Cisco Linksys' Wireless Home Audio system is a direct competitor to Sonos in the land of room-to-room streaming music. But WHA is more ambitious, with promises of iPod compatibility, touchscreen remotes and 802.11n support.
Price: $US1000 (as tested)
The Verdict: Despite having some great ideas, the WHA system lacks any semblance of reliable quality and performance. It felt rushed and unpolished, whether it was the cheap feel of the products—a collection of wireless players and a controller, all which you'd buy a la carte to suit your household needs—or the glitchiness of system software. When it was working, the ability to push and share content from one zone to another, connect to internet music services and connect your own devices directly were all very nice. But getting there was a headache, and the system was unreliable—to say the least—even when running.
While it is nice that the Linksys 802.11n streaming means you don't need every component tethered via Ethernet—or, as in Sonos' case, a whole separate wireless network dedicated to music and music only—it also increases the complexity of setup tenfold. Each component must be plugged into the router via Ethernet (or in the case of the Remote, your PC's USB), and you have to use Windows software to detect and configure each and every device in a multi-step wizard. In the case of the Director, a screen-equipped WHA music player, I tried to connect to the network without the PC, and it did work, but when I entered my network password incorrectly once, the only way to backtrack and reenter the password was to reboot the system.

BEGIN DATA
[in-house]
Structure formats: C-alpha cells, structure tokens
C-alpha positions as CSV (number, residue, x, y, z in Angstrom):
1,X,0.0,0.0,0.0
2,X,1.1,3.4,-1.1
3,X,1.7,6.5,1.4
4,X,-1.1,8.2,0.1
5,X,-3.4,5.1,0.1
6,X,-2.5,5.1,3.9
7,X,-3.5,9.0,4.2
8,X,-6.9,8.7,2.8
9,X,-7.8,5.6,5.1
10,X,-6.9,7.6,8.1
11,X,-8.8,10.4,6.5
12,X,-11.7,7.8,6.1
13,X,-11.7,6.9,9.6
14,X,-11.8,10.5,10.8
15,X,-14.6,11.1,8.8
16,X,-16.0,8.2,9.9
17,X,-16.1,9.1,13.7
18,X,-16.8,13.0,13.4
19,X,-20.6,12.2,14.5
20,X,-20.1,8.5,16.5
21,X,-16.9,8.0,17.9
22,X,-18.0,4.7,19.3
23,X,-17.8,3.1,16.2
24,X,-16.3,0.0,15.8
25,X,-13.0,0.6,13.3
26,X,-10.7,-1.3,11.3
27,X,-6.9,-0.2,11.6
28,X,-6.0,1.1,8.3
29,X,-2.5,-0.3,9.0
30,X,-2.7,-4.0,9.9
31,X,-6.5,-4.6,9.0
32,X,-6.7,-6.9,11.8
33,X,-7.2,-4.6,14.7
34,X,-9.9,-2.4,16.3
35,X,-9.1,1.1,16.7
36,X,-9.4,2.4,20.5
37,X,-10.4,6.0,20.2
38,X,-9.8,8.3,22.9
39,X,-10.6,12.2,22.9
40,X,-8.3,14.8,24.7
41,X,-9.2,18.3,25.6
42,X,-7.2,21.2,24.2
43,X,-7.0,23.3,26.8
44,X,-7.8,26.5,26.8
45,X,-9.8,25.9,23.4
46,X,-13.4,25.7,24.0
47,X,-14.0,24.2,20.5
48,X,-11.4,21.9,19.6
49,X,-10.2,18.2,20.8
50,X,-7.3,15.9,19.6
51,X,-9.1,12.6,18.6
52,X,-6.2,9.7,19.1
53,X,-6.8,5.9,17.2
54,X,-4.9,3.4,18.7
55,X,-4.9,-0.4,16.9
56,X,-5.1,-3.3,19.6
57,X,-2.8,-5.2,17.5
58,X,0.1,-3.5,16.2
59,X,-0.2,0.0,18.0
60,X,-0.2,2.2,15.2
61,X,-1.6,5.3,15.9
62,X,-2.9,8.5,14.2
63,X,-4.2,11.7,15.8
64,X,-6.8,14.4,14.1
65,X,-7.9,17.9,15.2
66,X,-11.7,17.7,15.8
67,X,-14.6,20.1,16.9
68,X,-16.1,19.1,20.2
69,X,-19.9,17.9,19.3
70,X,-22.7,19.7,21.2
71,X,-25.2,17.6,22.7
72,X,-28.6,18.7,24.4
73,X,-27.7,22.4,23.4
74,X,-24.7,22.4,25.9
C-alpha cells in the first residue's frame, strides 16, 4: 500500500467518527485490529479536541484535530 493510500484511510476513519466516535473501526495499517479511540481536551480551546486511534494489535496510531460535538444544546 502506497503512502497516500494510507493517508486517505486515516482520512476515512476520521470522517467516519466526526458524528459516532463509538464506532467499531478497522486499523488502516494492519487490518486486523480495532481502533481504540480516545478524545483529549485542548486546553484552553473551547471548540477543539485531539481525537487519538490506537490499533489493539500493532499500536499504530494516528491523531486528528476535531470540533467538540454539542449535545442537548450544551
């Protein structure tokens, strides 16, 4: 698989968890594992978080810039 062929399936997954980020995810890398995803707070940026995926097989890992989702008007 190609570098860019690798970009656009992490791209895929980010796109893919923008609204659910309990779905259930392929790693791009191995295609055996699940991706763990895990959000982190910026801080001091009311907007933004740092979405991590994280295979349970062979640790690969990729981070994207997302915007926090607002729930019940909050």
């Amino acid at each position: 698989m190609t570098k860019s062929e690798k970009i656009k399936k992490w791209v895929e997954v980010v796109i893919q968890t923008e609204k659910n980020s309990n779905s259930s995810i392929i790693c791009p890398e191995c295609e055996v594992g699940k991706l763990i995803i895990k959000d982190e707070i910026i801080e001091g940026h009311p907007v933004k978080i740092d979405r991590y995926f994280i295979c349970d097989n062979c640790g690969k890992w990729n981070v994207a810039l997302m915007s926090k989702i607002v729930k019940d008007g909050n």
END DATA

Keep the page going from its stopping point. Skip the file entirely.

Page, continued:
Also, in a separate test we ran using a Time Capsule as the main wireless router, we had too many troubles to list. We're still unclear whether or not it was a problem with the Apple router or a faulty component from Linksys, but either way, if you use non-Linksys routers, be forewarned you may experience added difficulty.
Once I actually got the system working, it wasn't long before a torrent of random problems started to kick in. Plugging a FAT32-formatted HDD into the Director's USB port would cause the system to freeze. Rhapsody would sputter and spew after a few minutes before ultimately dropping the connection. The response between the remote and the device in question would lag. Despite selecting a playlist from my iPod, only one track at a time would play. Sometimes the Director iPod wouldn't detect the iPod at all.
The touchscreen remote actually performed admirably, but its use of a cheaply built resistive touchpanel for a finger UI meant that it wasn't very responsive. (Calibration did help, but it was still annoying.) Essentially, you spend more time worrying about WHA breaking down than you do enjoying your music.
Despite being the most versatile streaming audio player we've seen to date, the lack of quality control really makes the Cisco Linksys Wireless Home Audio system a product line to avoid. (Note: To ensure that our negative result wasn't a fluke, we tested two separate sets of brand-new Linksys components in two distinct households, and we experienced severe problems in both instances.) For roughly the same price you can pick up Sonos' two comparable Zone Players and an 8-gig iPod touch to run Sonos free software, giving you a much more polished, easier to use package. [WHA on Giz]